I stumbled this quote yesterday
‘Apologizing does not always mean that you’re wrong and the other person is right. It just means that you value your relationship more than your ego.’
At first glance it looks like a good attitude. But read it one more time and ask yourself if it doesn’t sound just a little self-righteous. I am sacrificing my need to be right (subtext: although of course I am right) because I am able to let go of my ego (subtext: I am better than you or more evolved than you!)
The problem is that apology and forgiveness require two non negotiable ingredients – honesty and humility.
If I am apologising – I may have thought I was acting in the most selfless way I could, but I screwed up. My intention and your experience are different. To truly acknowledge the truth of your experience I have to embrace the fact that I do not hold the whole truth. And if I don’t hold the whole truth, then ‘right’ and ‘wrong’ is not a helpful binary classification.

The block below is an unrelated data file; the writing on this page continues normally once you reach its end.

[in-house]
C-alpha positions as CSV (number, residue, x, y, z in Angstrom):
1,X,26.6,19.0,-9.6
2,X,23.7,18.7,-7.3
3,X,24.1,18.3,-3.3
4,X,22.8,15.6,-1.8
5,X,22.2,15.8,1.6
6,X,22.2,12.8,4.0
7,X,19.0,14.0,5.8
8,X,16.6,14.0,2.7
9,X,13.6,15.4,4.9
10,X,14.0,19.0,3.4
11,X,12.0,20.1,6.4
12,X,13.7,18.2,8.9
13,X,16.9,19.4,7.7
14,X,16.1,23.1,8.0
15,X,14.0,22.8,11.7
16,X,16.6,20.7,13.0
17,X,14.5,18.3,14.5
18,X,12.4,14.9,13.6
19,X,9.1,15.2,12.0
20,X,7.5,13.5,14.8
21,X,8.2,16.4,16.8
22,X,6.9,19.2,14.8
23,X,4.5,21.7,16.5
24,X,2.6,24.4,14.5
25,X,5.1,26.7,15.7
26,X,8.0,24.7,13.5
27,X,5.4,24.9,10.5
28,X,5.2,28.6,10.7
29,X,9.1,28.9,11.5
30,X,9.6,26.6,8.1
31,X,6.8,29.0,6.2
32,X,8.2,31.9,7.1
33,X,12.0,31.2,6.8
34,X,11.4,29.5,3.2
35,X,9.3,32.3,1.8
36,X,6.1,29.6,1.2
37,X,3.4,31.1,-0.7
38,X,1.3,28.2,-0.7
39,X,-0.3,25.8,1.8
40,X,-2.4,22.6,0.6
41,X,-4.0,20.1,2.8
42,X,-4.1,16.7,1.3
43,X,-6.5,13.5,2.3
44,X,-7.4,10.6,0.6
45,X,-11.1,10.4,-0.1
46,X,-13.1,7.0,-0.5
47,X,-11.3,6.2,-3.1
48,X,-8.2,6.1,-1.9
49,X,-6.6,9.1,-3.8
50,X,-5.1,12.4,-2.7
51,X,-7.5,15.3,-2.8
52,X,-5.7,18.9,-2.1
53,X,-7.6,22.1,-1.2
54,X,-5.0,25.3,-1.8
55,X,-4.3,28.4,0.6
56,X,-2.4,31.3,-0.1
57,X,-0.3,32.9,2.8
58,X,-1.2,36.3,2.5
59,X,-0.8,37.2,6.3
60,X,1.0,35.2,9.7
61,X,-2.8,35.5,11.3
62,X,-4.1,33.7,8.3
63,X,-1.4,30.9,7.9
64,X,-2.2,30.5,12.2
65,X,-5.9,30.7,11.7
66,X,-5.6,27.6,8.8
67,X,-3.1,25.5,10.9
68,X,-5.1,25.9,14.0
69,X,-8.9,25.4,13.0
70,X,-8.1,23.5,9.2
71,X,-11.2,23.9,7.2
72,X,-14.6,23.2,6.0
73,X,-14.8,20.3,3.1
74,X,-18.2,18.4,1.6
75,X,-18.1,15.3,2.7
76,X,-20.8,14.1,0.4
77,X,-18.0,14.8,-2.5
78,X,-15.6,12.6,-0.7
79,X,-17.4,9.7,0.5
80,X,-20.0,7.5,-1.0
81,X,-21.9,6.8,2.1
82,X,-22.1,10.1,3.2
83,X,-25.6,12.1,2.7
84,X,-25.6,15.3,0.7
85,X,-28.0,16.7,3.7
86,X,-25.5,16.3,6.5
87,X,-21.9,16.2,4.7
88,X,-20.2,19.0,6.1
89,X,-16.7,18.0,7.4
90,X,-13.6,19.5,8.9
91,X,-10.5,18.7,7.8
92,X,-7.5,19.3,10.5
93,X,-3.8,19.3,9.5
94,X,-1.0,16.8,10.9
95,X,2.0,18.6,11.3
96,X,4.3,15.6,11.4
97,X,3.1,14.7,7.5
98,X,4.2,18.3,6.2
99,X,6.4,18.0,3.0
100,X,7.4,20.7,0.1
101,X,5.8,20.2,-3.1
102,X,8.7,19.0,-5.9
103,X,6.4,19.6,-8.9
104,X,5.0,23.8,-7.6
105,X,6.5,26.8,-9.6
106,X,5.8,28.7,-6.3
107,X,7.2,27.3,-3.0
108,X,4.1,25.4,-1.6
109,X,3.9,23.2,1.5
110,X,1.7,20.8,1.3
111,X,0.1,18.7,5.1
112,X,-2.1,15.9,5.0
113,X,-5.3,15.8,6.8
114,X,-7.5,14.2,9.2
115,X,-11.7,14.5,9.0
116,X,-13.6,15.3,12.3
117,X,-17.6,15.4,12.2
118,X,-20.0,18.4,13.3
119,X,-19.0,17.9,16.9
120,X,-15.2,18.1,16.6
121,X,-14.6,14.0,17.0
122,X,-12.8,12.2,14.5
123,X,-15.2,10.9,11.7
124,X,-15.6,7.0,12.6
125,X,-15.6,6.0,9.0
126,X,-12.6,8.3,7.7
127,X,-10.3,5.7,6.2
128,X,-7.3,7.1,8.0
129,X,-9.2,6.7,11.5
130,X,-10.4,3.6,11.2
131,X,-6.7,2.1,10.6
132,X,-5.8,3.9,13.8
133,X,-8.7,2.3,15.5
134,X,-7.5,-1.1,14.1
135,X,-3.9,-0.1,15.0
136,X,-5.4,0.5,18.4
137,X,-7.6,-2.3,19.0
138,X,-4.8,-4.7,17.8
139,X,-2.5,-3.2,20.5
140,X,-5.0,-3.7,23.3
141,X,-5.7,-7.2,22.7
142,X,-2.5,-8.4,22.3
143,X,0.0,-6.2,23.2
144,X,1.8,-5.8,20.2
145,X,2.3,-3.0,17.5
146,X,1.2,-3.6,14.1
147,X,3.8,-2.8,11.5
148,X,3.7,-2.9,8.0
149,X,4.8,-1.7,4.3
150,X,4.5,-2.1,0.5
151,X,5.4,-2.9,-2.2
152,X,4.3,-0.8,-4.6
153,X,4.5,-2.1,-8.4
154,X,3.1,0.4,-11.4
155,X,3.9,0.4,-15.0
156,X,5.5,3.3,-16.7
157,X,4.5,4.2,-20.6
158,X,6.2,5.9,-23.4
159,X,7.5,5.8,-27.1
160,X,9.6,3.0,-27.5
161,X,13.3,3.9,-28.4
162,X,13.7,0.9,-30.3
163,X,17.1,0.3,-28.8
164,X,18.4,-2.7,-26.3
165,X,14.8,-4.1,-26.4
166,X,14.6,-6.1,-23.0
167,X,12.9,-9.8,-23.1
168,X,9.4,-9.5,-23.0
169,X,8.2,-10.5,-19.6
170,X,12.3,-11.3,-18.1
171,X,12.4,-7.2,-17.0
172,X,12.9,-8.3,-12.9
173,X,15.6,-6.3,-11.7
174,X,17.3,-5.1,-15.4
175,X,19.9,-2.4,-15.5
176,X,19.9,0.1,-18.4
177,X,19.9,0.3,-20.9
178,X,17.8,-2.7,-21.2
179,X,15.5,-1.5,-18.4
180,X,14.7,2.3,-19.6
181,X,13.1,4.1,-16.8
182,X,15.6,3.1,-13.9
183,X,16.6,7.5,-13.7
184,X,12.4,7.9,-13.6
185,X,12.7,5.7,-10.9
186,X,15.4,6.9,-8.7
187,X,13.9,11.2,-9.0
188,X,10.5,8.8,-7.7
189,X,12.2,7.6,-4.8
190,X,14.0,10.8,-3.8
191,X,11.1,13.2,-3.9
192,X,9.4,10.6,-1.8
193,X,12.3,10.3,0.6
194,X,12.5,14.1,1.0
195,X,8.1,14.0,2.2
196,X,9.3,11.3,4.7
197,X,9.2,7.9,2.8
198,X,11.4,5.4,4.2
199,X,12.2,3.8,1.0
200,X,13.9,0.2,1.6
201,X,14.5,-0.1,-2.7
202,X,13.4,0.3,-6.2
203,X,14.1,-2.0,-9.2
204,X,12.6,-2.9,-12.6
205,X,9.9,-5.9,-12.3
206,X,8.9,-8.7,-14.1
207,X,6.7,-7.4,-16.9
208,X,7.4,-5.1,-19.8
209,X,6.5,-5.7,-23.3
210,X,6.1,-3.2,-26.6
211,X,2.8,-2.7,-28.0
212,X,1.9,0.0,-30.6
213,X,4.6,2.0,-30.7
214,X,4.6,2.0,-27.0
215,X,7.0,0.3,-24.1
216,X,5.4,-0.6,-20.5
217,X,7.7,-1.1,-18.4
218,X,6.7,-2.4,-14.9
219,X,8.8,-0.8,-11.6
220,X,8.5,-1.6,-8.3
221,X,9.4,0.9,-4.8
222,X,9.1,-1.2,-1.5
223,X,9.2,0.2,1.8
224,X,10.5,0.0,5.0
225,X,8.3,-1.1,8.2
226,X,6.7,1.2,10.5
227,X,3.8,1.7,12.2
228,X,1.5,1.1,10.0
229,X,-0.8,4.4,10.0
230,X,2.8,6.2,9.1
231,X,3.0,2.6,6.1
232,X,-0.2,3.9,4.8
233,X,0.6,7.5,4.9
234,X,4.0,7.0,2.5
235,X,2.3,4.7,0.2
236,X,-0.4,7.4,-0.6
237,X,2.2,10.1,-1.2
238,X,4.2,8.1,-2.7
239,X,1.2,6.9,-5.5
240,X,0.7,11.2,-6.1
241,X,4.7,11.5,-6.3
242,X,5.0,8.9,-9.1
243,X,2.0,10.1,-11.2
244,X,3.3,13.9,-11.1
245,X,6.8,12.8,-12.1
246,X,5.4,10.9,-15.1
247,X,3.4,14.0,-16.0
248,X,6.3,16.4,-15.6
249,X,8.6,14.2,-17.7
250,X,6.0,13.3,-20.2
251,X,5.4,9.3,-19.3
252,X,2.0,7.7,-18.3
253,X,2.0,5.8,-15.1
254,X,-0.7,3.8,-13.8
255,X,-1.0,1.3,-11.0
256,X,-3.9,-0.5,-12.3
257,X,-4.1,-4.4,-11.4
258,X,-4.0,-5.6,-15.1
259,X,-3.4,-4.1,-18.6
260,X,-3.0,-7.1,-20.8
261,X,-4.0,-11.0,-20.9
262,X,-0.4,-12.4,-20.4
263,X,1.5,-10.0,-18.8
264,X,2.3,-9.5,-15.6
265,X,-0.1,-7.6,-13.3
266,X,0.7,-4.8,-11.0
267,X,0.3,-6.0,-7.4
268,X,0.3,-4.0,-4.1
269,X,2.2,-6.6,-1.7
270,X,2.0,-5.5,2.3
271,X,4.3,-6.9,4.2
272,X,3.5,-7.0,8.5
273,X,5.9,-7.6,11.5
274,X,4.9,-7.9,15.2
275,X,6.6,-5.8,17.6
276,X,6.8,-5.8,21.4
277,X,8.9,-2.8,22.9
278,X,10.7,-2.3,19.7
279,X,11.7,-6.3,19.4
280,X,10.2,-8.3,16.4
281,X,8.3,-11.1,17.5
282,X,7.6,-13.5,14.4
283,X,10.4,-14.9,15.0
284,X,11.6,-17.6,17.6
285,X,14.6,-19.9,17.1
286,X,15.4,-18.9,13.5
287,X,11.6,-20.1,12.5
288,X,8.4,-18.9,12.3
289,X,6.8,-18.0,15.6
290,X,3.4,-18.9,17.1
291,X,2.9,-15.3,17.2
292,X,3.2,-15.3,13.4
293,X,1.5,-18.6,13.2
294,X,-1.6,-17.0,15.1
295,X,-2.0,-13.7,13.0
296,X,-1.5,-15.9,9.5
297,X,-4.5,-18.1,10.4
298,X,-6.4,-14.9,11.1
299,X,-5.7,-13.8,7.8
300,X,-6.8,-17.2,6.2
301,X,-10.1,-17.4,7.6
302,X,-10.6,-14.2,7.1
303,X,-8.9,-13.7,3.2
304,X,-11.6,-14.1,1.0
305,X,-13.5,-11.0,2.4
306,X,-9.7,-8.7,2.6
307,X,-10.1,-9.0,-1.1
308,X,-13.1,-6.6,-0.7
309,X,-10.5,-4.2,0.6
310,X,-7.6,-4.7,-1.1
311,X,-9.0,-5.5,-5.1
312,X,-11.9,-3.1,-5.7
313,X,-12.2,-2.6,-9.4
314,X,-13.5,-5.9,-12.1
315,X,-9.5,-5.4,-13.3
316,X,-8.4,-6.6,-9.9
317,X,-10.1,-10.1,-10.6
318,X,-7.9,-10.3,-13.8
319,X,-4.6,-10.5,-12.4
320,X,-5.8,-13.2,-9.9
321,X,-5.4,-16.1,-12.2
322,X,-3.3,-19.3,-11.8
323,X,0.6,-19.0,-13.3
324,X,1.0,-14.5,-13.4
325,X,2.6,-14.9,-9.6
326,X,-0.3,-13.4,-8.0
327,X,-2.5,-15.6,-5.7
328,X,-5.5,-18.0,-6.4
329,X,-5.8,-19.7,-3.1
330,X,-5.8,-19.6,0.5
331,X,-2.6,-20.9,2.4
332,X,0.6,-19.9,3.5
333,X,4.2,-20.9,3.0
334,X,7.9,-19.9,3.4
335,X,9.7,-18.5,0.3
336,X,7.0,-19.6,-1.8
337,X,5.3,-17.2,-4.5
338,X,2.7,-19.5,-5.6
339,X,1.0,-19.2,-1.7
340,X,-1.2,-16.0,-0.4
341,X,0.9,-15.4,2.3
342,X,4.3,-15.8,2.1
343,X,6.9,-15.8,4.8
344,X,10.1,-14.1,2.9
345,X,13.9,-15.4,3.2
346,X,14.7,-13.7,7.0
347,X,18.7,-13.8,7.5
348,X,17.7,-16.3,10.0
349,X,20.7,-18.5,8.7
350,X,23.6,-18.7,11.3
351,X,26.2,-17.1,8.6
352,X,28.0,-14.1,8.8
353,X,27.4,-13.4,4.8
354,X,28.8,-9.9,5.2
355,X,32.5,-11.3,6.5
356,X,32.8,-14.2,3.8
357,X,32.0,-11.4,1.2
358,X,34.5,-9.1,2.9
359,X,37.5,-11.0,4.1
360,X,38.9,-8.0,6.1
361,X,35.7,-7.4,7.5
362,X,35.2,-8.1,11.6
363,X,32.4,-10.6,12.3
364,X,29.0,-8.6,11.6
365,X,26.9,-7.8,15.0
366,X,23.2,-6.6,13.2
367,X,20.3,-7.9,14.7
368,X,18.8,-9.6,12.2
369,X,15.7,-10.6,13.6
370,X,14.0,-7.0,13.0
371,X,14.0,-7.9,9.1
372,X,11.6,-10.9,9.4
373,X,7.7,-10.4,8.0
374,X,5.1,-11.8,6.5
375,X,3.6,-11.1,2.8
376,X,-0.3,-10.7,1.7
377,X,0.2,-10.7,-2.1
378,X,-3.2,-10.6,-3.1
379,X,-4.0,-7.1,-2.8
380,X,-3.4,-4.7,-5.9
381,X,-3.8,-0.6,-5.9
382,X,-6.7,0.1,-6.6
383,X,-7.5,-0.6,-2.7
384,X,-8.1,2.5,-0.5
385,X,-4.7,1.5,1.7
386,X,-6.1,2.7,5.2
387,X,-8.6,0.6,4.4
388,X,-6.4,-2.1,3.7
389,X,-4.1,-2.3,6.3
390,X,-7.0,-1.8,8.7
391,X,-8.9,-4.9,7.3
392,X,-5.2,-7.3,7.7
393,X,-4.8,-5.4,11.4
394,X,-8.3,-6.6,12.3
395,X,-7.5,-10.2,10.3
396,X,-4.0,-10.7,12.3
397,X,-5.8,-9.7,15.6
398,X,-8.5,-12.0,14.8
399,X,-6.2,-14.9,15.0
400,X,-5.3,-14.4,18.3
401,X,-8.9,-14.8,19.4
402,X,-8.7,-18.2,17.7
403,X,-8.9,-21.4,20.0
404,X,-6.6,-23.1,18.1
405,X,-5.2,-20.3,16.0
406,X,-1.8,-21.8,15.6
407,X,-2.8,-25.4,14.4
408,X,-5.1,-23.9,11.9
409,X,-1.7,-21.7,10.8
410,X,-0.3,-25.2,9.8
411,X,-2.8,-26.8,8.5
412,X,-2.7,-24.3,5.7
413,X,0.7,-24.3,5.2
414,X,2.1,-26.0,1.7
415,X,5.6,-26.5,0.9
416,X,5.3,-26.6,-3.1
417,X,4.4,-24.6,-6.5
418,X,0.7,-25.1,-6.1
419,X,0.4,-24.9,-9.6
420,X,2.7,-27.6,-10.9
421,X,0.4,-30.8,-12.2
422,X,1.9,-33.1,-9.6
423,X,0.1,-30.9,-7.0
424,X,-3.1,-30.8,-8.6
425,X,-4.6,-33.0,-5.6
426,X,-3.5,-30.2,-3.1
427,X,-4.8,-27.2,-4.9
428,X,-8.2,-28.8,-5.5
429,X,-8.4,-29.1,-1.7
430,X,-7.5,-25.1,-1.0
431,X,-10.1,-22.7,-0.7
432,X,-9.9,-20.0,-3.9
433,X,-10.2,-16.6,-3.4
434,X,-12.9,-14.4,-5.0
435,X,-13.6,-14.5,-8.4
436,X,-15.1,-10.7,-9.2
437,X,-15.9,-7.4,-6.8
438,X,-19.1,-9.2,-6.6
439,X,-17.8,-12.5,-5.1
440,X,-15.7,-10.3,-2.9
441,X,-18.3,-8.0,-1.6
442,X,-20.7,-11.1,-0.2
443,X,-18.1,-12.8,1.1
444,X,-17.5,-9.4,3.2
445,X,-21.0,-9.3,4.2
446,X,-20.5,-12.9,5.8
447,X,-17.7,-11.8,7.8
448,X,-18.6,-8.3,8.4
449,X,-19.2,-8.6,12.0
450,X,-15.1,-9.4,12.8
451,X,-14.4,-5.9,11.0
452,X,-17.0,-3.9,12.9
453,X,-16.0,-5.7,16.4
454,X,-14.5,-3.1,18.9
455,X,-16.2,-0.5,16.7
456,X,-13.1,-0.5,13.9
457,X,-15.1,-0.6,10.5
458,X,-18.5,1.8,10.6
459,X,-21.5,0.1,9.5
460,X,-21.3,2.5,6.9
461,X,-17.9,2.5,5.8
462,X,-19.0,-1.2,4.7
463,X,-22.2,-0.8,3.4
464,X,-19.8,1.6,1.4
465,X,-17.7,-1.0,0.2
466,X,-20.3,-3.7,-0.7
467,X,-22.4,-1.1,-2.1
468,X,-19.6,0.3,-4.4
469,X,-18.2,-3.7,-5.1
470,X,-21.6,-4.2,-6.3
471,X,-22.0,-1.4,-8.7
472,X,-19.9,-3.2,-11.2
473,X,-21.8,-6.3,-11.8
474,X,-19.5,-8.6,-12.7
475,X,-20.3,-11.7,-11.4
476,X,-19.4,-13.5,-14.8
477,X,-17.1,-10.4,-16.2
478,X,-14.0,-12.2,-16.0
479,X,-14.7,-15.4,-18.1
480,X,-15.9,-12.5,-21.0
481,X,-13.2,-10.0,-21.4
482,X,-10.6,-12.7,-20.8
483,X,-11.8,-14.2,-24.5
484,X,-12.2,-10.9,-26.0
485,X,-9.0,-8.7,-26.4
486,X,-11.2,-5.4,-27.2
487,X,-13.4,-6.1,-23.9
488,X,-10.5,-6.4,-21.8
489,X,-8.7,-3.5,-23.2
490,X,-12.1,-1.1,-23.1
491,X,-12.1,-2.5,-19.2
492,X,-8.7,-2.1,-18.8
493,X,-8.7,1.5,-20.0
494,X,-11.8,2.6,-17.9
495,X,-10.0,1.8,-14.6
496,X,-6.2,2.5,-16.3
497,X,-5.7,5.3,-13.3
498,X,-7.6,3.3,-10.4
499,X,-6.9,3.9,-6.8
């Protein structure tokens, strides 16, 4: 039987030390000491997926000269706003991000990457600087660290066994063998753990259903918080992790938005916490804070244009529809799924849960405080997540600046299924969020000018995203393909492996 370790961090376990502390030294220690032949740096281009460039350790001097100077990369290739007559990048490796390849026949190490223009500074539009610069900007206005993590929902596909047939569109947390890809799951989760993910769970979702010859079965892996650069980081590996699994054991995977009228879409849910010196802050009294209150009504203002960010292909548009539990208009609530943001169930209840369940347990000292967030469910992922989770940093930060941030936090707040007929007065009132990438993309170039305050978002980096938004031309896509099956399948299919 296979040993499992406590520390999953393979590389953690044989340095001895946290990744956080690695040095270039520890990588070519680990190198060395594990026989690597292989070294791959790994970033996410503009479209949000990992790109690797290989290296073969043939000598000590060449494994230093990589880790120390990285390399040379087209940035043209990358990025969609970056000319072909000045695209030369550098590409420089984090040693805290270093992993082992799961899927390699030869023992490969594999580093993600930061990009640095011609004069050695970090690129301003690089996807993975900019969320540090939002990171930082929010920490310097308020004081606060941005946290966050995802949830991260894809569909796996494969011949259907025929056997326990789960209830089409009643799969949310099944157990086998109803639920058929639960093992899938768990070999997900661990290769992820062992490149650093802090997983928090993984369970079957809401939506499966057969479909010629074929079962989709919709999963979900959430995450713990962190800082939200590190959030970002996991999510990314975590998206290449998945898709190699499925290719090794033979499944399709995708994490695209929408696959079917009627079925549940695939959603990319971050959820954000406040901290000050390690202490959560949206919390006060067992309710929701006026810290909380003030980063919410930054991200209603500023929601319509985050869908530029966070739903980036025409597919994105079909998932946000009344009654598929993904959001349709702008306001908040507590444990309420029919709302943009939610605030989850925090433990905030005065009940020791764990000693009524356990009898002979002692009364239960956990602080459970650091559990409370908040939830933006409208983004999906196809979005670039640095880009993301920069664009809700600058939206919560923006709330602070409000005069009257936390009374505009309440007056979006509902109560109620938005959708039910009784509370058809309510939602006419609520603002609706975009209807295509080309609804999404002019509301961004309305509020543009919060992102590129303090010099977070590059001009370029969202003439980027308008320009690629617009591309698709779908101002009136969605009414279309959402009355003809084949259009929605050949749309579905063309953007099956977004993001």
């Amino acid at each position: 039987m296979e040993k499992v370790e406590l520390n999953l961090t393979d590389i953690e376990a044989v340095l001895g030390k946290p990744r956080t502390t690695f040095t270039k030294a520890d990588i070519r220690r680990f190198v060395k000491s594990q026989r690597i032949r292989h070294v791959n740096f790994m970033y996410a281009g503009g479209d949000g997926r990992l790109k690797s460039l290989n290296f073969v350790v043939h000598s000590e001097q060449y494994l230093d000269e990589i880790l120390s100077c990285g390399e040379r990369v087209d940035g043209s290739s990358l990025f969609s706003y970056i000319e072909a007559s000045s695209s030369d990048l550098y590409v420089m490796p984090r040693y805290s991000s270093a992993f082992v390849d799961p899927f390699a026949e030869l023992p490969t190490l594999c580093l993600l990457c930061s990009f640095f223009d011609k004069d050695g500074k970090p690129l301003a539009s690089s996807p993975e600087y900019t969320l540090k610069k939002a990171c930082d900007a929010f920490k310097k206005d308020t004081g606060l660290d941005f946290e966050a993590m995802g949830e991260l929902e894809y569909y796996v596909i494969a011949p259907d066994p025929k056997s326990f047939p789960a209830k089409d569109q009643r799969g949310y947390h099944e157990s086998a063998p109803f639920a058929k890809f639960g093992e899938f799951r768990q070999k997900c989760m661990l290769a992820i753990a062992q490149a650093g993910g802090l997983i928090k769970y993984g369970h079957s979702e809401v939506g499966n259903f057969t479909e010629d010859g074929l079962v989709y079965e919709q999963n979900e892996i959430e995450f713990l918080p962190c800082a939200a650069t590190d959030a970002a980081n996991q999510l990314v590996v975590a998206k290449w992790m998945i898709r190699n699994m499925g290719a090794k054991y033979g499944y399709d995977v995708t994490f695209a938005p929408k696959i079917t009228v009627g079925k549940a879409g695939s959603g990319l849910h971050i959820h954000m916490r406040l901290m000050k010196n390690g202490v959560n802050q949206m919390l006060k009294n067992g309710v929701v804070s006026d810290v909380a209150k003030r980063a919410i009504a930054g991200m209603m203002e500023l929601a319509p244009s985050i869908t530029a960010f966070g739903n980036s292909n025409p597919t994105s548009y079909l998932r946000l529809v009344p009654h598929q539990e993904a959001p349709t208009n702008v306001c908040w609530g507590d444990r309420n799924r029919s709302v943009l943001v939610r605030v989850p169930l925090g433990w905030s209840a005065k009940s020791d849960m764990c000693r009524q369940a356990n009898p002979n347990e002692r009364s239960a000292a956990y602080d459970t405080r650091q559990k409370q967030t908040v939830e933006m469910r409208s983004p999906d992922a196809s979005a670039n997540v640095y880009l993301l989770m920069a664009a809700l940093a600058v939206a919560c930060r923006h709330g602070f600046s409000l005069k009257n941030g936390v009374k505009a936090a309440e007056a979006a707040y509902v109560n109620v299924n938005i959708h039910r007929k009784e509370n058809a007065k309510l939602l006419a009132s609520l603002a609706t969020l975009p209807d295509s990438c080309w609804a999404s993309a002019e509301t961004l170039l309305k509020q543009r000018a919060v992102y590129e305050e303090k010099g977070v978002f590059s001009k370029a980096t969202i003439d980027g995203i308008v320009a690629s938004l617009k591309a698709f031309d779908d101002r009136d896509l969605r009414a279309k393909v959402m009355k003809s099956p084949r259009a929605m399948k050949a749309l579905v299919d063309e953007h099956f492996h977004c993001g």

I am presuming here that I am apologising for hurting you unintentionally. If the hurt was intentional then I have even less ground to stand on. But it is then that self-righteousness and self-justification rear their ugly heads.
It is for this reason, when I know my motives were a little mixed, that my only recourse is to pray for the grace of honesty and humility. That I may see the truth of my actions and my intent.
It is only when I have bathed myself in honesty and humility that I am in any state to apologise. To recognise that, in all honesty, I am no better than the person I have affronted. It is only when I have faced into the ugly truth of my own painful limitations that I can consider offering an apology.
Until then, I am playing self-righteous mind games which serve precisely no-one.
To apologise is to humble oneself – if you aren’t doing that, you aren’t really apologising at all.